Pearce family

Will to Live

Nearly two years after surgery to remove an astrocytoma, Will Pearce finds strength in family, faith in the future, and a love for a life he didn’t expect.

In 2003, at 23 years old, Will Pearce was diagnosed with a grade II astrocytoma. It was located in the left frontal lobe of his brain, in an area of eloquent speech that his neurologists and neurosurgeons thought was too dangerous to operate in. He was given a life expectancy of approximately five to ten years.

Despite this initial prognosis, the tumor remained relatively stable. Pearce completed law school at Emory University, and then lived in New York and London before settling in the San Francisco Bay Area.

In 2017, while living in Mill Valley with his wife and 3-year-old daughter, Pearce began to have debilitating headaches, sleep and memory problems, “fuzzy” thoughts, and minor seizures. On New Year’s Day of 2018 he had a grand mal seizure that caused him lose consciousness and shatter his left shoulder, sending him to the emergency room. There, neuroimaging revealed that the tumor had greatly increased in size and would need to be removed.

Mitchel Berger, MD, chair of the Department of Neurological Surgery, performed an awake craniotomy to map the precise regions of Pearce’s language function and remove as much of the tumor as possible without affecting his ability to speak.

Although surgery removed most of the tumor, the process of recovery was slow and frustrating. Pearce, whose professional identity as a lawyer relied on a high level of functioning and articulation, struggled with the changes in cognition and experienced both anxiety and depression.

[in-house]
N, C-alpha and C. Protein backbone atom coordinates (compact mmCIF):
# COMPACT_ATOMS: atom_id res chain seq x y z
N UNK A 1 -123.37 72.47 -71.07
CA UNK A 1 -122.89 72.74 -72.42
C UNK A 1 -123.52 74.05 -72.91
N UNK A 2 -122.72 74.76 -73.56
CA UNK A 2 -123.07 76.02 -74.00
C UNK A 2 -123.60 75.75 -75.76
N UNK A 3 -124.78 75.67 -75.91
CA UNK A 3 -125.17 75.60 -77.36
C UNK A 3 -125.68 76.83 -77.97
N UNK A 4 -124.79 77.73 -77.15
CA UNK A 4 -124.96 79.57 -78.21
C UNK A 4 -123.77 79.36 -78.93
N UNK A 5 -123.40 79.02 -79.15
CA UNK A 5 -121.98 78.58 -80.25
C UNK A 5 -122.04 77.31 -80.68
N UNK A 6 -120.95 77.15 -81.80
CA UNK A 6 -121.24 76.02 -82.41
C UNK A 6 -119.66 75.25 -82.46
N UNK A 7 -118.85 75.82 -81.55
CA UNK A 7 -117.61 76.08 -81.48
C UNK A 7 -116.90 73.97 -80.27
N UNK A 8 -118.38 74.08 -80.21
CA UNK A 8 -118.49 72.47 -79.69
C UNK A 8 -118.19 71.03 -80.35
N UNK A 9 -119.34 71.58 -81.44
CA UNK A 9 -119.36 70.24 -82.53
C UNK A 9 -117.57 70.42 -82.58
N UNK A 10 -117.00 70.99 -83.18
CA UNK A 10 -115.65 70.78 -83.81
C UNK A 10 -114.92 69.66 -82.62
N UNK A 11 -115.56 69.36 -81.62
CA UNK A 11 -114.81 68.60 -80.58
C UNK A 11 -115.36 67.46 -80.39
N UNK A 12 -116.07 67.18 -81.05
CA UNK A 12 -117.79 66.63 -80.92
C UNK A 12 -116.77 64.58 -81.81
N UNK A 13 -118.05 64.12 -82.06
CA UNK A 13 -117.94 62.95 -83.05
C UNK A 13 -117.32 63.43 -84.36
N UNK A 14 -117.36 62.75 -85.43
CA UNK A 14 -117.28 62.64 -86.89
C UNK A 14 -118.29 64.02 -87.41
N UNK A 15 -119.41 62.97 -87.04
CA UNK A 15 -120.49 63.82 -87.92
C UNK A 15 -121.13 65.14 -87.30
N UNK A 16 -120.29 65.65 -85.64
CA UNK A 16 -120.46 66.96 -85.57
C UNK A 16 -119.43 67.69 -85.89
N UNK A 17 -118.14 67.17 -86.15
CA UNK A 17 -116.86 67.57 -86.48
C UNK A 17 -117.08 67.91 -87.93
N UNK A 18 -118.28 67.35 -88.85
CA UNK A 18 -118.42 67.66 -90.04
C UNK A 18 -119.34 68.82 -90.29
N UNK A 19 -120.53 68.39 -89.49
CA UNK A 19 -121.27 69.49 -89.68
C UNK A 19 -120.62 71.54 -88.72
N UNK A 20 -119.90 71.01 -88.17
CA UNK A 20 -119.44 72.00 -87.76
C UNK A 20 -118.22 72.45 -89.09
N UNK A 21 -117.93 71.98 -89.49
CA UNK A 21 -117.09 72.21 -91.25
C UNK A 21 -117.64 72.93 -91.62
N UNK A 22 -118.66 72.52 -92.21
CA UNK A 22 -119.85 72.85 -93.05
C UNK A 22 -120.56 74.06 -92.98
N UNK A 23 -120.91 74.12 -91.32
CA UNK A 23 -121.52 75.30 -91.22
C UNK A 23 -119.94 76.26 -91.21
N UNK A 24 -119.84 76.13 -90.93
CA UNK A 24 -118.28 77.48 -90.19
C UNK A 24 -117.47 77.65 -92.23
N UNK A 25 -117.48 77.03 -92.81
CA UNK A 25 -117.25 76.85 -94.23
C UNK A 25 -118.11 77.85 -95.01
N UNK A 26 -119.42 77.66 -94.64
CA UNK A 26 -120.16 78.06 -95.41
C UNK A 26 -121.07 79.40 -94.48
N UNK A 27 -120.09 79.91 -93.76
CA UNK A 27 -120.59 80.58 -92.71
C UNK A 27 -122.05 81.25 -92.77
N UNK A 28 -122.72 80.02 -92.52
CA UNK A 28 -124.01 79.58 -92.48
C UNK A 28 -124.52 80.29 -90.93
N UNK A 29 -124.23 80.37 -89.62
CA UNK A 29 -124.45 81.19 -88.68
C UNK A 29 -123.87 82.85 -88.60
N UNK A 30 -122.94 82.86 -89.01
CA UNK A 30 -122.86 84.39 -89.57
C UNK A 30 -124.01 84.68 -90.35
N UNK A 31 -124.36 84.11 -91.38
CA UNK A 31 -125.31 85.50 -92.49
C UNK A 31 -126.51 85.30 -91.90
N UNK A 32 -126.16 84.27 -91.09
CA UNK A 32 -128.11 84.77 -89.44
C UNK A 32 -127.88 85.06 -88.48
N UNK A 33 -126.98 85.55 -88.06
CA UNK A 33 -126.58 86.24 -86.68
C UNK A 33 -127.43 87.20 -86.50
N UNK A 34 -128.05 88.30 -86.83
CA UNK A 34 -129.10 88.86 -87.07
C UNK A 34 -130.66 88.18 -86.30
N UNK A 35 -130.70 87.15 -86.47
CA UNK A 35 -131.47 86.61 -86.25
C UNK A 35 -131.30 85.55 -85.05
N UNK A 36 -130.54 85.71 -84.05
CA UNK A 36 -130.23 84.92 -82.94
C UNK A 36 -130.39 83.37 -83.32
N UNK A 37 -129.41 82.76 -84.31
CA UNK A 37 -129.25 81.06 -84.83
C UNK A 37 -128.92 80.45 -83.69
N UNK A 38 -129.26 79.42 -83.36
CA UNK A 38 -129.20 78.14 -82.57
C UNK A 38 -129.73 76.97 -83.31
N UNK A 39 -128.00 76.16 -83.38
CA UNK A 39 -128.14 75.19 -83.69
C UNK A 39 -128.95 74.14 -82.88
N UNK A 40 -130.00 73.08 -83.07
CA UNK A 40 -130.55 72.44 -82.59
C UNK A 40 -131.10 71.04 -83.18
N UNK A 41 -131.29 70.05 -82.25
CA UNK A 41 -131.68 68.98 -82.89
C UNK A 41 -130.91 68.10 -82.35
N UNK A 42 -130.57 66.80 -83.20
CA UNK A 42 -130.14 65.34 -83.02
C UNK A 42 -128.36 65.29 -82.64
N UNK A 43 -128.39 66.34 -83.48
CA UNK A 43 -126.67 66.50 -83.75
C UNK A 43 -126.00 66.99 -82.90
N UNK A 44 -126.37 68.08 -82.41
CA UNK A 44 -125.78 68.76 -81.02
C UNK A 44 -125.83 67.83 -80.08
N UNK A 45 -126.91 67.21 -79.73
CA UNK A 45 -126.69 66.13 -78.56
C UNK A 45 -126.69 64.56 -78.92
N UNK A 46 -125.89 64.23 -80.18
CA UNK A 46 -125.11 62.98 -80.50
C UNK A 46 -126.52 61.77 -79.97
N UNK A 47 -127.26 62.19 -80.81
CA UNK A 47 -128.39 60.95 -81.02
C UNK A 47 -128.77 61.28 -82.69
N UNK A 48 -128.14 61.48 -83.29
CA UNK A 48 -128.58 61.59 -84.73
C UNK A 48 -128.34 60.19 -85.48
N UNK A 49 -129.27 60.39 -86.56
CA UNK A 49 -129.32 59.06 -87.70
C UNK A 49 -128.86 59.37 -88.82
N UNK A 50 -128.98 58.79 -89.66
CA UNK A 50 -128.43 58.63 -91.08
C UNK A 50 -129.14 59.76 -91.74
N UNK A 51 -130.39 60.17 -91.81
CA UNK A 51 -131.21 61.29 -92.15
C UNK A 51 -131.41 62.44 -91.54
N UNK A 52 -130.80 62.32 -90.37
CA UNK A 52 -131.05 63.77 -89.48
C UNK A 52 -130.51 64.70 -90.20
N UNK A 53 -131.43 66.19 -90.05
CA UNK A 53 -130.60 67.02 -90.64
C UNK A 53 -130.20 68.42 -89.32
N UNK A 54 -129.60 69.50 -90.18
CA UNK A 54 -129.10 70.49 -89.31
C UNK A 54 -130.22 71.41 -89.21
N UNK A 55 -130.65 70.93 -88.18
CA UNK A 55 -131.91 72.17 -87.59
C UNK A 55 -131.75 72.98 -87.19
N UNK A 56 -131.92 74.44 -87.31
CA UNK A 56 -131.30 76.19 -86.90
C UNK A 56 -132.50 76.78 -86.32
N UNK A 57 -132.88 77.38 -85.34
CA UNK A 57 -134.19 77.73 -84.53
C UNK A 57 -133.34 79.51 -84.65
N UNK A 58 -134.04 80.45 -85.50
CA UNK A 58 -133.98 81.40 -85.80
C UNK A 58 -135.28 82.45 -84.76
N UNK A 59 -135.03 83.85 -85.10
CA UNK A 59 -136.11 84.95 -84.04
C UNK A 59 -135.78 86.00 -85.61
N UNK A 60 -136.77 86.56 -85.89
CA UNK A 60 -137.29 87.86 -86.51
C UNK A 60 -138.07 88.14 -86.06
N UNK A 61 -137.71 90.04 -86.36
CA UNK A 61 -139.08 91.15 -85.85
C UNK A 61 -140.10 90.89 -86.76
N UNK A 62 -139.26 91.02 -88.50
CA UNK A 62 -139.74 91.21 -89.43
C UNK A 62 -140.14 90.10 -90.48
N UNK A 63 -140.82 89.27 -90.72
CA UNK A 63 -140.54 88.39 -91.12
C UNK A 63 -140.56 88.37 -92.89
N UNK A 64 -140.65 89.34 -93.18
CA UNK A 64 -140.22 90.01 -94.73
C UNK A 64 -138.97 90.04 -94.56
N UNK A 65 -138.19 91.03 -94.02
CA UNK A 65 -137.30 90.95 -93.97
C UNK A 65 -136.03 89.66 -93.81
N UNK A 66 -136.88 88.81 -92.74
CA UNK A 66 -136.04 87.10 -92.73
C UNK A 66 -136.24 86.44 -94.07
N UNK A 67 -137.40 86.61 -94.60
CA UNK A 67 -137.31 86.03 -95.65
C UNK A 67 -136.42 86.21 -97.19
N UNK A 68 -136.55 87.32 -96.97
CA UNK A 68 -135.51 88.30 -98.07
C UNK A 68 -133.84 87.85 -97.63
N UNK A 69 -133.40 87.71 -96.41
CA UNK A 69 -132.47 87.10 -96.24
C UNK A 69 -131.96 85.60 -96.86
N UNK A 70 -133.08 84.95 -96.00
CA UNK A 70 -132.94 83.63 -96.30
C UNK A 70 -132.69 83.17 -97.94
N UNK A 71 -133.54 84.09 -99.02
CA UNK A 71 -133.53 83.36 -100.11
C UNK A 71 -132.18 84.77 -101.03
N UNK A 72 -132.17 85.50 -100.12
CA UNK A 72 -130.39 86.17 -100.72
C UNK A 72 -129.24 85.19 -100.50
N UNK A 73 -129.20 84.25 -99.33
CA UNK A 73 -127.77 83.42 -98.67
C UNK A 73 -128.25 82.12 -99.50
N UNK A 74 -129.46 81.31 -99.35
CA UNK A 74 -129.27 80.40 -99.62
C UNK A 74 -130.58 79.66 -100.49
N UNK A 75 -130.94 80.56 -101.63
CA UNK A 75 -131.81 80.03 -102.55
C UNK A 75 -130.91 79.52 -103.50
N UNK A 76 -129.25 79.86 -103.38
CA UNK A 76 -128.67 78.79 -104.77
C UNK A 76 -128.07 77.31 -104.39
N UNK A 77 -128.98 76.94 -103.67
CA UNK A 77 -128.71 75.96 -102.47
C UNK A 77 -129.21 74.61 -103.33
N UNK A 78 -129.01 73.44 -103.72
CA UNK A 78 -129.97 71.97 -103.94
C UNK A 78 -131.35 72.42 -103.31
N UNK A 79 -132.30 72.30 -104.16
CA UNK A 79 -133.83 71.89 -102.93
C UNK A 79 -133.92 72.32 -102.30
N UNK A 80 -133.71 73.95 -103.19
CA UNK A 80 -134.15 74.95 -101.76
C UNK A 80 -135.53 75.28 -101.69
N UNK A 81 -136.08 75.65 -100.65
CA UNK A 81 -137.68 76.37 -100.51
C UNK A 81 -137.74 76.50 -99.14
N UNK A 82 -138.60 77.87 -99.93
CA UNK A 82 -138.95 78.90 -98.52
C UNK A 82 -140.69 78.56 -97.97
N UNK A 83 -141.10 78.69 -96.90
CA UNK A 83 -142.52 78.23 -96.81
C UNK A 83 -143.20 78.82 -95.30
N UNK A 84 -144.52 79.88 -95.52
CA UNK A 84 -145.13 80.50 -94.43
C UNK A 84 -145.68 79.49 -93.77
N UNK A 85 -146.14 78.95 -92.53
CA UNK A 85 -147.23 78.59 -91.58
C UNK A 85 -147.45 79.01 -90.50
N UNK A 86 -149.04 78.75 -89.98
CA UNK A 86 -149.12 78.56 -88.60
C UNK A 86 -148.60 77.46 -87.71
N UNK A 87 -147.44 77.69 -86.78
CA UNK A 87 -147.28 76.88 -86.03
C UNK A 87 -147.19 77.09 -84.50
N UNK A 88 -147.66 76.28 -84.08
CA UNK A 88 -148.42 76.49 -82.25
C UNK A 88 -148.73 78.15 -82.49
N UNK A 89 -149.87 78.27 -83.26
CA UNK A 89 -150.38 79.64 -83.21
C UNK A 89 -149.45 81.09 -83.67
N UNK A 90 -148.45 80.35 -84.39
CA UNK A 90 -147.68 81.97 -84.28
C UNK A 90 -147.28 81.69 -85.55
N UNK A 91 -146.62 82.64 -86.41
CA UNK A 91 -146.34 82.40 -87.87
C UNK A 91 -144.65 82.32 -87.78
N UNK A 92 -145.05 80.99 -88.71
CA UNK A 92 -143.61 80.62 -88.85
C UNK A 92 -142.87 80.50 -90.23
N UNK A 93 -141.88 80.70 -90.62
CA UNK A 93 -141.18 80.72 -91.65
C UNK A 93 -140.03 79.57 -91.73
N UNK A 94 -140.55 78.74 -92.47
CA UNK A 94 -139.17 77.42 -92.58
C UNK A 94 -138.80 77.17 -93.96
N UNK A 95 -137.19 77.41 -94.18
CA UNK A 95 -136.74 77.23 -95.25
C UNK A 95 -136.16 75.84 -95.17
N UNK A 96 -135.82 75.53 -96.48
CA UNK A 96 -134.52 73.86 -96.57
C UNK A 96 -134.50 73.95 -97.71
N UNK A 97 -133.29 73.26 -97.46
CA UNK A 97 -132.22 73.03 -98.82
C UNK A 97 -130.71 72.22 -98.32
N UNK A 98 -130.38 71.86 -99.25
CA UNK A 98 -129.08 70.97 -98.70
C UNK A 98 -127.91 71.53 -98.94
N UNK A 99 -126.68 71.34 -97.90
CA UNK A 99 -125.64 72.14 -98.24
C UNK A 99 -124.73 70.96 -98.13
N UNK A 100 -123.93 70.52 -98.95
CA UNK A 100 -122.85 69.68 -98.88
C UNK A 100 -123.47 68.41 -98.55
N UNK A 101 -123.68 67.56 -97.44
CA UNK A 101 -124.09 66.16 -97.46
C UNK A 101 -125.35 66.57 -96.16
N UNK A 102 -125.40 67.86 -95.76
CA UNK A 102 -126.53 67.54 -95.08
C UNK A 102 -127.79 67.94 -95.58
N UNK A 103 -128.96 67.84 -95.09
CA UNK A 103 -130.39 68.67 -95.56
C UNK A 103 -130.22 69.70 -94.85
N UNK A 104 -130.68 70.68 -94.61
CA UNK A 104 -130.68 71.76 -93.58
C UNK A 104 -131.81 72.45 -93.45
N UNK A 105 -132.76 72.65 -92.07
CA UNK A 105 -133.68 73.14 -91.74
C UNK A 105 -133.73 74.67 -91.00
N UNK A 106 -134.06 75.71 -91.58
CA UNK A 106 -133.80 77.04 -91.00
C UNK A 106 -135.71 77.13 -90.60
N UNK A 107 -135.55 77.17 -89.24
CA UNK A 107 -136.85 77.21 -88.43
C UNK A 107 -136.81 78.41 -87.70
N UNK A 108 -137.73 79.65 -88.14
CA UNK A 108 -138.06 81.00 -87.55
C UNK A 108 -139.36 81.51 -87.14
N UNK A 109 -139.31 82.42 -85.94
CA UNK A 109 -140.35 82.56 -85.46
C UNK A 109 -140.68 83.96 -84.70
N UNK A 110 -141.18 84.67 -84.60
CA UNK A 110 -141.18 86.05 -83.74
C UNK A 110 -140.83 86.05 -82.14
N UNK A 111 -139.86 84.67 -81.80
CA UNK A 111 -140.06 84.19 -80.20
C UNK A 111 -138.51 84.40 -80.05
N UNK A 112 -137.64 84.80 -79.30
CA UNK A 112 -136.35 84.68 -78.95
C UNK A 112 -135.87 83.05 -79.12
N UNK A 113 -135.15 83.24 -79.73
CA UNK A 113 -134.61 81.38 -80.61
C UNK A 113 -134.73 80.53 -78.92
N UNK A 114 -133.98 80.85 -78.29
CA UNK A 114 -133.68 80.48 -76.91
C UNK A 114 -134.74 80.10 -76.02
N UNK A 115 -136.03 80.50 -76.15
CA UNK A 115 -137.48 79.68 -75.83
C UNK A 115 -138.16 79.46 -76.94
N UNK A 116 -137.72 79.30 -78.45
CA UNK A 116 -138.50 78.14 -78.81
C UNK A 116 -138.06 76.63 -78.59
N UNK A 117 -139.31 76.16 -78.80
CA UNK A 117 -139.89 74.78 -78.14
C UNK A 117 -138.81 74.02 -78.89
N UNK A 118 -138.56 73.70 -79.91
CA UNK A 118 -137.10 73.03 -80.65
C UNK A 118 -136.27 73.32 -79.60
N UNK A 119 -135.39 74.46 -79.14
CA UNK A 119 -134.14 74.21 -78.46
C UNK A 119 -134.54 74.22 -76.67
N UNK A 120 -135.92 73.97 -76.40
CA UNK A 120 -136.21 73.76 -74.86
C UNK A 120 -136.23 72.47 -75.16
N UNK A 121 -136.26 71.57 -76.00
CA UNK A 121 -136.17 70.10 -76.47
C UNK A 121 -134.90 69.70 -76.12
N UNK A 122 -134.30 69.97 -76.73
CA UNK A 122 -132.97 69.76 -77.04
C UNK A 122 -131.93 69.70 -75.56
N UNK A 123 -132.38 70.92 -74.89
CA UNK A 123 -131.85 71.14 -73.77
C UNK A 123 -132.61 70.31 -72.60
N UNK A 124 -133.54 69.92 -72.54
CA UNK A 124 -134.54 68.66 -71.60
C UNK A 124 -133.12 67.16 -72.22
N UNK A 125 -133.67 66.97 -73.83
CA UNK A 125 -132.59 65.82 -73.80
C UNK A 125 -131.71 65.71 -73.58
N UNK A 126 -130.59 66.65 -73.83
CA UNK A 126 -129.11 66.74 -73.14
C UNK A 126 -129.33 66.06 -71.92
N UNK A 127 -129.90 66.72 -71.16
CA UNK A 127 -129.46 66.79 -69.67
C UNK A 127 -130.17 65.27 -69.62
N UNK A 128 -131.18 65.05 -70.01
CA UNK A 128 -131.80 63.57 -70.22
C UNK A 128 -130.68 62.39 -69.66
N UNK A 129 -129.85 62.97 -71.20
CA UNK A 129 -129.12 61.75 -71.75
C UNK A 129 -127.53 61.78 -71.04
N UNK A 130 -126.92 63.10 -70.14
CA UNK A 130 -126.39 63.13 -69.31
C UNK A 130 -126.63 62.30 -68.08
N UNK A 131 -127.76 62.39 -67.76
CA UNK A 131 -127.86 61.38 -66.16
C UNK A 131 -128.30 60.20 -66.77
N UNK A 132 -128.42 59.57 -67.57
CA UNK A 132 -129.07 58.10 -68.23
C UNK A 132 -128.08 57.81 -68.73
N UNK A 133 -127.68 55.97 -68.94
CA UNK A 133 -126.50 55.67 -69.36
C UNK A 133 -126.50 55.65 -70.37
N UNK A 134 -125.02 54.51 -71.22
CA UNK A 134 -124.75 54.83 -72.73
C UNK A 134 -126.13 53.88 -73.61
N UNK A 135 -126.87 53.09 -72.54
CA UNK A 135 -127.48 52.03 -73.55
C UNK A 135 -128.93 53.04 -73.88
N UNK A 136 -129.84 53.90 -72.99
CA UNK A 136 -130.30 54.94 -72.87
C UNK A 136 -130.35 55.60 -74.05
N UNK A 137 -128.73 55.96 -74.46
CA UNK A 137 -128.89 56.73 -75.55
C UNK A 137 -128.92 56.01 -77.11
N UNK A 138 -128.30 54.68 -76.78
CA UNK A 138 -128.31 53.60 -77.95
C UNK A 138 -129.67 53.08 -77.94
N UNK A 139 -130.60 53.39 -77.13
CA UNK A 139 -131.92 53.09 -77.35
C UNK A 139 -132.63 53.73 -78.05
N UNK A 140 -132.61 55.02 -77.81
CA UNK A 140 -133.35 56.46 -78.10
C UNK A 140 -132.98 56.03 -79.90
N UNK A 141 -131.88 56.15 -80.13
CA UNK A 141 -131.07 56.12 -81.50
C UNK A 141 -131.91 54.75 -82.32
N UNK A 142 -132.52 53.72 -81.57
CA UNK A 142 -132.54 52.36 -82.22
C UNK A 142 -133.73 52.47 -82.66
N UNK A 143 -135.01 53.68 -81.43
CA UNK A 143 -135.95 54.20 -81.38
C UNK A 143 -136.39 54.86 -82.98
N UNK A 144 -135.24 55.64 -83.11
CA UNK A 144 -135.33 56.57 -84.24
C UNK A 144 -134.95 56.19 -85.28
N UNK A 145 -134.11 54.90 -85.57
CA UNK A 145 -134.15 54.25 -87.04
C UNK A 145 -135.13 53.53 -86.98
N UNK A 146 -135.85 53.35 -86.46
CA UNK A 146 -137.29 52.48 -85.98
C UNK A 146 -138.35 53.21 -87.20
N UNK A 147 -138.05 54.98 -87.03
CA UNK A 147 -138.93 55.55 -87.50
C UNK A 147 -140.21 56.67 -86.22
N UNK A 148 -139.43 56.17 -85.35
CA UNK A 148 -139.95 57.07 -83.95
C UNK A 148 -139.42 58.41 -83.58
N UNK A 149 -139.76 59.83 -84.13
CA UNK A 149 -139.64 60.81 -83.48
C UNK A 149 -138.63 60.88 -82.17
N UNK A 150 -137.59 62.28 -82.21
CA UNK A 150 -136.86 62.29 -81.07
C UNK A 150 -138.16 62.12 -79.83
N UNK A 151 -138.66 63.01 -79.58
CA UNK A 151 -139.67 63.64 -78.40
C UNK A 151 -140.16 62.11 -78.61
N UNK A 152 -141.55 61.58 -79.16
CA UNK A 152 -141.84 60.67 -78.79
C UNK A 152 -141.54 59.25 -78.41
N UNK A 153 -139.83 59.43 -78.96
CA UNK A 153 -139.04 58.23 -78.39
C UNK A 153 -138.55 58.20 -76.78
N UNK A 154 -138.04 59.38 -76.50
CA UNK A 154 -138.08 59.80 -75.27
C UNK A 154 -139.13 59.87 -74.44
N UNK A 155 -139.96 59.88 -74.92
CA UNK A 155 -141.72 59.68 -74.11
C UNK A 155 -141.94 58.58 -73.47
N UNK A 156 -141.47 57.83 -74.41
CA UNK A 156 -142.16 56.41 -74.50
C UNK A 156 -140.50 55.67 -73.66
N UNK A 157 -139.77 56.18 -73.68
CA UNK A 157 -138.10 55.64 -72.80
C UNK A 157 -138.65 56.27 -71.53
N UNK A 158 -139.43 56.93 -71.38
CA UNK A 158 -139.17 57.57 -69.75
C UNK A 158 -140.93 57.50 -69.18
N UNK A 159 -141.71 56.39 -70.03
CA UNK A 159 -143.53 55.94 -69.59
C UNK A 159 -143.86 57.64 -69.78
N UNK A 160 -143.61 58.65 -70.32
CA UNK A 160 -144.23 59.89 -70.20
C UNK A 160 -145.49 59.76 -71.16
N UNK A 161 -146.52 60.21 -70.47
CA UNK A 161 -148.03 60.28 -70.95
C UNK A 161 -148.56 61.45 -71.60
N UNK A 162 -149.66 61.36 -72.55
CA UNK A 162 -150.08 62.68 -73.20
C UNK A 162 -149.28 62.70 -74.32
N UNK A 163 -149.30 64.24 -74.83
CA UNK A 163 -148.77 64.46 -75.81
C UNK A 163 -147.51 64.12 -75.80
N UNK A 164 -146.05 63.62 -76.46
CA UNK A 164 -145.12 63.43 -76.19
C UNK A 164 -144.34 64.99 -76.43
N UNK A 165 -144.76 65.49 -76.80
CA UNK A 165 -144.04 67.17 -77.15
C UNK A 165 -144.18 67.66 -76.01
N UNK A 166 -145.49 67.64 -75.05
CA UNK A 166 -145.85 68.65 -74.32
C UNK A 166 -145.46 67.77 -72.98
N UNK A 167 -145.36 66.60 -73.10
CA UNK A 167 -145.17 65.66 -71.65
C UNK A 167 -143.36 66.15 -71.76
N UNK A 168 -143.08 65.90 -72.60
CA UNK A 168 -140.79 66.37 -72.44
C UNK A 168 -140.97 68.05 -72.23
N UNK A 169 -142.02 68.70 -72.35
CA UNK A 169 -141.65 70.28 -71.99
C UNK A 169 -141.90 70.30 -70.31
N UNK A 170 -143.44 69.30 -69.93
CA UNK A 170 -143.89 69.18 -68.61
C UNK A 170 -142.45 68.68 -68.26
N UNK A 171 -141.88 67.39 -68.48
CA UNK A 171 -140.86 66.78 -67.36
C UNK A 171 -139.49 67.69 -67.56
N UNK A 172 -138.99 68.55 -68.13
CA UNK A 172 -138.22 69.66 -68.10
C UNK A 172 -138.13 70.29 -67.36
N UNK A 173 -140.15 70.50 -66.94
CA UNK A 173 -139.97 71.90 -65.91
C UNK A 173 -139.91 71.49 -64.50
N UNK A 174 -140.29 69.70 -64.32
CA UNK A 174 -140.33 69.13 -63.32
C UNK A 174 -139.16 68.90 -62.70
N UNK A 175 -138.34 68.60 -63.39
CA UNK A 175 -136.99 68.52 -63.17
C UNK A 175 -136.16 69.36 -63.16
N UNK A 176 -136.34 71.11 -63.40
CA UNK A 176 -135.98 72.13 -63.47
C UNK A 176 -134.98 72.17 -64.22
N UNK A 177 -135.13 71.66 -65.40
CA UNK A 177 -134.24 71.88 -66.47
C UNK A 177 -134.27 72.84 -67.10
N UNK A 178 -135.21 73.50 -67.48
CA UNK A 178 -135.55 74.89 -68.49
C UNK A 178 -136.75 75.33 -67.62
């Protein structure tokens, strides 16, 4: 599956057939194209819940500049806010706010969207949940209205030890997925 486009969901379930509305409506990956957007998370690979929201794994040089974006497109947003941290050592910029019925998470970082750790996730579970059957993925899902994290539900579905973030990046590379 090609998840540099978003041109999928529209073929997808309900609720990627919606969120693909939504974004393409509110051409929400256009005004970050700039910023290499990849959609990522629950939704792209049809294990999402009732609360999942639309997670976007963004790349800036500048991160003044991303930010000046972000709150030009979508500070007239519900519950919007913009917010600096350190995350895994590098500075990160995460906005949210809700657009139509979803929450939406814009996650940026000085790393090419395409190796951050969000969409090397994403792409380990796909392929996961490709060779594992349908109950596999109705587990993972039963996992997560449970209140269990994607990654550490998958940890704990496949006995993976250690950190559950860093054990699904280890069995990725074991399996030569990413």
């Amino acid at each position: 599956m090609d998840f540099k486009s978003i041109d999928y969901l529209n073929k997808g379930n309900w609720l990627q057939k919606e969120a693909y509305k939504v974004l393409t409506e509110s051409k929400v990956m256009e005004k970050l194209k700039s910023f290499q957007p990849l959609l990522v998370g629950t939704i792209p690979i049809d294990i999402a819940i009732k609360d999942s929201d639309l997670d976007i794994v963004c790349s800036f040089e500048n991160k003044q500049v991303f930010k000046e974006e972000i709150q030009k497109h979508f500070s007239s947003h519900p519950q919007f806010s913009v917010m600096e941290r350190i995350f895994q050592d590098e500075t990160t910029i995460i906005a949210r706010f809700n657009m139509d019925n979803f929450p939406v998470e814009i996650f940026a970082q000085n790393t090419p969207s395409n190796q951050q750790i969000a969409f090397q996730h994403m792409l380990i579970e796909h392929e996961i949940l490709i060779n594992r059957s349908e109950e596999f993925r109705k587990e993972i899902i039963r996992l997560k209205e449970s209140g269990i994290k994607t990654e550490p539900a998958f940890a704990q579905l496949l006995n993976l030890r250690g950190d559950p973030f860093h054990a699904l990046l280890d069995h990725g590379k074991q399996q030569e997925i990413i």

Here he talks candidly about the physical and emotional turmoil of facing a life-limiting diagnosis and what it took to build the resilience needed not only to survive, but to thrive and enjoy life after the long road of treatment and recovery.

Pearce Family Photo
Will Pearce at home with his wife Elysia, daughter Skyler and faithful hound Chase.

Q: How was your experience recovering from brain surgery?

A: The first month was kind of a blur because there wasn’t much I could do. Sometimes I had a thought, I knew what I was thinking, but I couldn’t get it out. Or things would scramble in my head. And that was pretty normal for the first two or three months initially.

I got to a point after brain surgery where I was asking ‘What if I never get better? What if I can’t function like a normal human being?’ And if that’s where you land, then there’s not a whole lot of fight left. I had to actually ask myself if I wanted to live. Because choosing to fight is the harder option. But that’s ultimately what I chose.

Q: How did you begin that fight?